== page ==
Feminicide or gender-based murdering of women is the ultimate manifestation of the continuum of violence against women, not a phenomenon that consists of isolated incidents. These violent acts are a serious violation of human rights linked to discrimination, patriarchal structures and high levels of impunity that are deeply rooted within societies and worsened by high levels of poverty.
Feminicide exists in all the countries and cultures of the world and it takes place in many forms and different contexts. In Latin America we can find five of the twelve countries with the highest rates of feminicide in the world. Mexico is among them.
In many societies, gender-related killing of women is the result of prolonged years of domestic abuse and torture by husbands or intimate partners. Women who are especially marginalized and who experience multiple forms of discrimination – whether it is based on race, ethnicity, sexual identity or other factors – are at higher risk of suffering violence against women, including feminicide. This is especially true, for instance, for many indigenous women around the world.
Discrimination is not only evident in the murders themselves, but also in the lack of reaction of the authorities to the disappearance of young women. The way in which the killings are investigated and the inadequate protection programs in place to prevent such murders are also examples of such discriminatory treatment. Furthermore, the vast majority of the women murdered or reported missing come from poor backgrounds, meaning that women suffer discrimination of two kinds: on the basis of both gender and social class.
In Mexico, the murders of women in Ciudad Juarez have received widespread attention. Ciudad Juarez, located in the state of Chihuahua in Mexico, is an industrialized border city with El Paso, Texas in United States. There, the reality of the violence that women and girls have been subjected to since 1993 is indeed harsh: there are various media reports that indicate that the numbers of female homicides range from hundreds to thousands. The cause of this difference in numbers is that the records of women homicide victims are not classified by authorities as “feminicide” or “gender-based murdering”, and the most accurate records are still kept by individuals, researchers and anti-feminicide activists, rather than by the police, the state or the federal institutions. As a consequence, it is currently impossible to know the true magnitude of this phenomenon.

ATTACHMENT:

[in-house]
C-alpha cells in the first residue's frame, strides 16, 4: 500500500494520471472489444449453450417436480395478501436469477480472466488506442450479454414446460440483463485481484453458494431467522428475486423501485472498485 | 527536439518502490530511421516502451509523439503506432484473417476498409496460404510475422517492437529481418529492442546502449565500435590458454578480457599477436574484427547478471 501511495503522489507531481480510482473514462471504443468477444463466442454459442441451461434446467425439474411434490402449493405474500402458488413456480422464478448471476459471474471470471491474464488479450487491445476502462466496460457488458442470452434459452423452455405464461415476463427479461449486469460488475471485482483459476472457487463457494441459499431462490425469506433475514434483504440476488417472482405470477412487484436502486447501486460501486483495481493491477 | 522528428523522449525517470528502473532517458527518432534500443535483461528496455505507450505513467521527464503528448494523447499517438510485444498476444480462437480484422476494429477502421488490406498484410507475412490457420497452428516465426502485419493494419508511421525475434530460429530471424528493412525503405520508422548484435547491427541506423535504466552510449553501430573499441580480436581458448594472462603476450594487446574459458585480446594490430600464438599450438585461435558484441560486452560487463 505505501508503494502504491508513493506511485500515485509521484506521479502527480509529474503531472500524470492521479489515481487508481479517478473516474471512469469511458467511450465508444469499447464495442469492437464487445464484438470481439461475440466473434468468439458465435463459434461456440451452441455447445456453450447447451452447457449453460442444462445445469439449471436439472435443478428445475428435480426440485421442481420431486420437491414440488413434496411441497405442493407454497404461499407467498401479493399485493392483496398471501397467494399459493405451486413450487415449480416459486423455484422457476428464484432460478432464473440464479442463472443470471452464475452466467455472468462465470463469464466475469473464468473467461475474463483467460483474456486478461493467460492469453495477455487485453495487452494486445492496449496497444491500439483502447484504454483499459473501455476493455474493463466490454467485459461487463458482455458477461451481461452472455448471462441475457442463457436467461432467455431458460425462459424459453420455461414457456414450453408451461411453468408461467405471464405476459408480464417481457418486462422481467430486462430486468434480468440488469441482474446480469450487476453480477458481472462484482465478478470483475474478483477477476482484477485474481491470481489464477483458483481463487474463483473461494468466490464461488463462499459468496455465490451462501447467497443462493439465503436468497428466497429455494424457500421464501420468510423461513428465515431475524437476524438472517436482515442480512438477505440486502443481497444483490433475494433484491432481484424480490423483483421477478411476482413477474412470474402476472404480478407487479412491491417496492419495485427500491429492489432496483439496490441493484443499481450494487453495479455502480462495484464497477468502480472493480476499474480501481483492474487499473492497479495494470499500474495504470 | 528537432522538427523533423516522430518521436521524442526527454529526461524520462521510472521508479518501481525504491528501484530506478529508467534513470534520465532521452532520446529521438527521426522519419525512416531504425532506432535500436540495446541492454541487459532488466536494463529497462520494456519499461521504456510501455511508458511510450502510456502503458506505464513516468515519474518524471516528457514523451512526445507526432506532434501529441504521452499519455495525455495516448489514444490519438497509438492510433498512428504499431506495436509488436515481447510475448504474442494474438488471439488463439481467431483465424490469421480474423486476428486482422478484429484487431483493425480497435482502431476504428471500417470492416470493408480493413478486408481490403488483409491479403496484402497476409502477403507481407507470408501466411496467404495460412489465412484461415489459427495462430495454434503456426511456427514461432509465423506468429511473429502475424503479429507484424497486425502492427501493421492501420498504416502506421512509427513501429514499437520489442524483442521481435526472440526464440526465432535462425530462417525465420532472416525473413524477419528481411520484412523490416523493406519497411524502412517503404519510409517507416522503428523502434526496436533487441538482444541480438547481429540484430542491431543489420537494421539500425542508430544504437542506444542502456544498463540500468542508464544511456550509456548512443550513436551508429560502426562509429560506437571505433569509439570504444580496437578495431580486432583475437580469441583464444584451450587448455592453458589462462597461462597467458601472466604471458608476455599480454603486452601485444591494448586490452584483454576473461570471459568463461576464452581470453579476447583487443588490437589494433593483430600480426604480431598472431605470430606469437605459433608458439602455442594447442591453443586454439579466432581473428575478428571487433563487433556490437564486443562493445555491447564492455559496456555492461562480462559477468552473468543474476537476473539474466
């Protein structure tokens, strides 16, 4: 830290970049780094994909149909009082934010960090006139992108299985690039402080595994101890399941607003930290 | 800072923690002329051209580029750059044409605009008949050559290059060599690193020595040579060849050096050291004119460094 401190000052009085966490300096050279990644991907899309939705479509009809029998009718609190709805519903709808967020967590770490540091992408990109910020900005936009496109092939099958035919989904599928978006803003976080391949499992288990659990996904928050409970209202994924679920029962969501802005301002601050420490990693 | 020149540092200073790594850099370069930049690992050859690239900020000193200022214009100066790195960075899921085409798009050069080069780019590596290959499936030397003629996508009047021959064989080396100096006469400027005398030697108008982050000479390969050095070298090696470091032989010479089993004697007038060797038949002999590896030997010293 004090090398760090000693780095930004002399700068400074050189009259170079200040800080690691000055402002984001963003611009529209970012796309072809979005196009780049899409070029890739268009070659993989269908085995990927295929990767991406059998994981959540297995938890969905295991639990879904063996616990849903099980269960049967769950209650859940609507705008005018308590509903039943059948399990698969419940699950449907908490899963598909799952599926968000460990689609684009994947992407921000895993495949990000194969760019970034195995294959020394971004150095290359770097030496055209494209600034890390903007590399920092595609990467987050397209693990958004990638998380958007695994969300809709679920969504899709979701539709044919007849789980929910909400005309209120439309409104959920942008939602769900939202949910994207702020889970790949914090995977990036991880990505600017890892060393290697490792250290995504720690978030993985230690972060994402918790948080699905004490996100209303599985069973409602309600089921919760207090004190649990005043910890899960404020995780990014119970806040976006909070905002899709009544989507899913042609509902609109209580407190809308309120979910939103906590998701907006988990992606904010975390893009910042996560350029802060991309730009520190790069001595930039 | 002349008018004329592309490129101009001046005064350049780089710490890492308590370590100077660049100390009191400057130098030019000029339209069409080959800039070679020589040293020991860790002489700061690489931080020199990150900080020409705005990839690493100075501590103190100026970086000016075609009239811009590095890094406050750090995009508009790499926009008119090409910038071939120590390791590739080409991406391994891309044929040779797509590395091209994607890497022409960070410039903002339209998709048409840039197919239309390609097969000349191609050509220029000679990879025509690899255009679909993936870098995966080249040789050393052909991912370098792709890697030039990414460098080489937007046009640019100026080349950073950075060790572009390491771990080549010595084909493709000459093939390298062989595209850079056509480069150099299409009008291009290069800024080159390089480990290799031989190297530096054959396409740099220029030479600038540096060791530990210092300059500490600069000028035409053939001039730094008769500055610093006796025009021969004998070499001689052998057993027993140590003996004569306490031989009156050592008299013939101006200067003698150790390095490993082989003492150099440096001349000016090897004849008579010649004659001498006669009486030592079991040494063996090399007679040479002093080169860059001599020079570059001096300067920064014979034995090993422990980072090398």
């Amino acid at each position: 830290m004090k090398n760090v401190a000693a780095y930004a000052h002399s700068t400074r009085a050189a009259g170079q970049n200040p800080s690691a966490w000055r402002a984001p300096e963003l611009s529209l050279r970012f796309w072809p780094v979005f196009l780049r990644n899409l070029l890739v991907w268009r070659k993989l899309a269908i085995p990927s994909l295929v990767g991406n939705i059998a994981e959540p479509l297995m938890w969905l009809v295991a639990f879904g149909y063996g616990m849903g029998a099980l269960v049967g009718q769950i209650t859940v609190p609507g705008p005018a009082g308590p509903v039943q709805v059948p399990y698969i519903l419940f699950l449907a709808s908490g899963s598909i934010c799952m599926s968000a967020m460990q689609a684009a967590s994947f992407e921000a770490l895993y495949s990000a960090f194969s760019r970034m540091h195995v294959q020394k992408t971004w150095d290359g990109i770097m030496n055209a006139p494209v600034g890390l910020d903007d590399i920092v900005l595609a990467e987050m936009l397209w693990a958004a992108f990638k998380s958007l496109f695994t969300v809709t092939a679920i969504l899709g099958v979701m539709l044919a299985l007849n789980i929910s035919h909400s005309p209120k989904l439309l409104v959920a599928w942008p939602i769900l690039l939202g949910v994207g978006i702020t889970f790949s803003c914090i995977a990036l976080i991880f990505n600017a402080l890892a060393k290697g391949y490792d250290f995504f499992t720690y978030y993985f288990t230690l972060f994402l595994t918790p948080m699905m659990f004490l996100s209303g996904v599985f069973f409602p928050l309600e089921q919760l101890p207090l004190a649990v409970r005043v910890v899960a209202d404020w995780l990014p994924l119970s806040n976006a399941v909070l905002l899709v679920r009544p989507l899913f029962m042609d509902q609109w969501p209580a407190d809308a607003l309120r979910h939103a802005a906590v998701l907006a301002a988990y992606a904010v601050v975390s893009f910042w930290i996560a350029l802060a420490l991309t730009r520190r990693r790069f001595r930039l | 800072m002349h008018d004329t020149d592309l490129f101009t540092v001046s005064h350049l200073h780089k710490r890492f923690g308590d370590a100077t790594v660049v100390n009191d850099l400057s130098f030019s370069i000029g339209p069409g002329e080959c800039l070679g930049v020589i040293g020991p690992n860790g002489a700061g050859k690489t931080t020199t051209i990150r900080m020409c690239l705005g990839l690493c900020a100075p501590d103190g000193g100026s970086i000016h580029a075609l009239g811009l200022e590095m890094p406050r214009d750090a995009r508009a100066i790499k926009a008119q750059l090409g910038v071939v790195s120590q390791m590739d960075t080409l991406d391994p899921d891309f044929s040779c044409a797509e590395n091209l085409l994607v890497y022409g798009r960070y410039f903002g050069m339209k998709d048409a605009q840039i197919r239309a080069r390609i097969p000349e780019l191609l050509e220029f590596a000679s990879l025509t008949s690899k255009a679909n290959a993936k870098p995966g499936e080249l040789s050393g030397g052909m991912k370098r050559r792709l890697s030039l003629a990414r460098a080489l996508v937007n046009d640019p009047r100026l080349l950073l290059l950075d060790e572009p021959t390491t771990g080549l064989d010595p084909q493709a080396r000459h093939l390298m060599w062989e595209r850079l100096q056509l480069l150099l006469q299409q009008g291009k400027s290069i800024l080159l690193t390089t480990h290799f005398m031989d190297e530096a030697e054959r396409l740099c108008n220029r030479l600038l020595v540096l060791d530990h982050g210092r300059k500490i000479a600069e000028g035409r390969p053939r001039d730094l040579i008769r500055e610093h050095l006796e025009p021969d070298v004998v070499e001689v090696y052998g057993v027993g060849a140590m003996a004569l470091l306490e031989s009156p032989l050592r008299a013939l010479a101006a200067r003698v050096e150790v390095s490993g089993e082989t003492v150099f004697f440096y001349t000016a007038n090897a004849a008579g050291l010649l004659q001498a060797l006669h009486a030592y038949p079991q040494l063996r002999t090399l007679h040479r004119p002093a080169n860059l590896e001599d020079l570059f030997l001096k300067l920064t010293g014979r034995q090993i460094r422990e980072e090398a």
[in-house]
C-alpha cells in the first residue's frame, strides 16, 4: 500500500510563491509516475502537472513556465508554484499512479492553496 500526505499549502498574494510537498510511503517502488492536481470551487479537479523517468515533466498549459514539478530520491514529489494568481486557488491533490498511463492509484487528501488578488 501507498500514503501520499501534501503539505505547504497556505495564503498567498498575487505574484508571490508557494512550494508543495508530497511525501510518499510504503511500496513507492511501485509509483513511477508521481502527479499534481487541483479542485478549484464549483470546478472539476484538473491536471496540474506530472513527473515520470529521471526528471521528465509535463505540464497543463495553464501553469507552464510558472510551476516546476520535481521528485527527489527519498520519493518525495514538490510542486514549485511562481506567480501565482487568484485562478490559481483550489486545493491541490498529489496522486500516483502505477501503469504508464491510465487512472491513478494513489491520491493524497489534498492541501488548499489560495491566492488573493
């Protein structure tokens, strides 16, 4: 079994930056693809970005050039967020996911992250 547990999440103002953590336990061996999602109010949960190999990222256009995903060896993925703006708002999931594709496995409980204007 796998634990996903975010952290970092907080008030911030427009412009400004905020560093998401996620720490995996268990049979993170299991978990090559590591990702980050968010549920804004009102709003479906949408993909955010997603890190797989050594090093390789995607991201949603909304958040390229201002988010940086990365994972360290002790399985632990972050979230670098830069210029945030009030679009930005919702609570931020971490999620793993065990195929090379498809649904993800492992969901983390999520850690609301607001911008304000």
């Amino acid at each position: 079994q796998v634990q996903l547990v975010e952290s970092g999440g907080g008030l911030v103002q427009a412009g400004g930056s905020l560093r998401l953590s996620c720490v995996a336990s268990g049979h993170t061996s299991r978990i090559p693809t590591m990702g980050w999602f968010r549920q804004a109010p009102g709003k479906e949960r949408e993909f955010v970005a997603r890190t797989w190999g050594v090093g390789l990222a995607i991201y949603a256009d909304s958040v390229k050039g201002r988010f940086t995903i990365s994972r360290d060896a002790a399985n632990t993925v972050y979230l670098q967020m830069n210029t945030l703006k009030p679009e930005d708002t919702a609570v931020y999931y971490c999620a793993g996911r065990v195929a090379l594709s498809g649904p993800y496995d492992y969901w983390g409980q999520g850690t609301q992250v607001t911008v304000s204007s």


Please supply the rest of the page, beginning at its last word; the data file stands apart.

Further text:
It was in 1993 when family members of victims and activists first began to ring alarm bells of feminicide in Ciudad Juarez. Now, 20 years later, the crisis has spread virally throughout all the country. Today, feminicide is a latent problem in the states of Guerrero, Michoacán, Jalisco, Guanajuato, Oaxaca, Chiapas, Baja California, Veracruz, México City and most profoundly in México State, which now reports numbers of murders higher than those of the embattled state of Chihuahua.
Furthermore, the incompetence or altogether absent efforts of authorities to find people who are taken adds to the suffering of victim’s families, for whom not knowing what happened to their loved ones is a source of perpetual anguish. Nevertheless, the voices of the families of victims and their allies are not remaining silent. Instead, the demands for justice are multiplying and echoing louder. Very often, the mothers and other family members who have suffered the disappearance or feminicide of a loved one are treated and portrayed solely as victims by authorities and the media. However, many of these “victims” are now assuming the roles of anti-feminicide activists and human rights defenders, becoming leaders of social movements and campaigns for justice. This change is not always easy; sometimes the family members may lose access to basic social services such as healthcare and childcare, due to the death of the women who had these services registered under their names. The family members are confronted to costly and emotionally hard battles to regain the lost benefits. Making matters even worse for these family members who take a huge risk by documenting the grave abuses.
In early years, the authorities refused to act on a missing person’s report until several days had passed. They justified this delay on the grounds of saying that a woman might have gone off with her boyfriend without informing her family and that most probably she would turn up safe and sound. Such delays to start investigations and legal formalities constitute an integral part of the negligence of the state, which used to refuse recognizing and addressing the implications of the pattern of kidnapping and murdering young women.
Today, the authorities no longer display a lack of interest in their public discourse. As a result of national and international pressure, they know that a lack of response in the abductions and murders is in question and will have a political cost. However, the lack of results of the state and federal government authorities and agencies over the past years has justifiably caused the relatives and society to be skeptical.
In conclusion, the authorities of Mexico have shown incompetence and corruption in the investigation and prosecution of those responsible for crimes against women. Most importantly, the Mexican government has failed to provide information and support to the families of the victims over the last years, showing indifference and lack of sensibility. In addition, they have shown a discriminatory attitude towards the victims and their relatives, who lack the economic and political power to ensure that justice is effectively used on their behalf.
Therefore, from The Netherlands we raise a strong complaint to Mexican government and we urgently demand solution and justice to women murders and abductions accumulated over the years.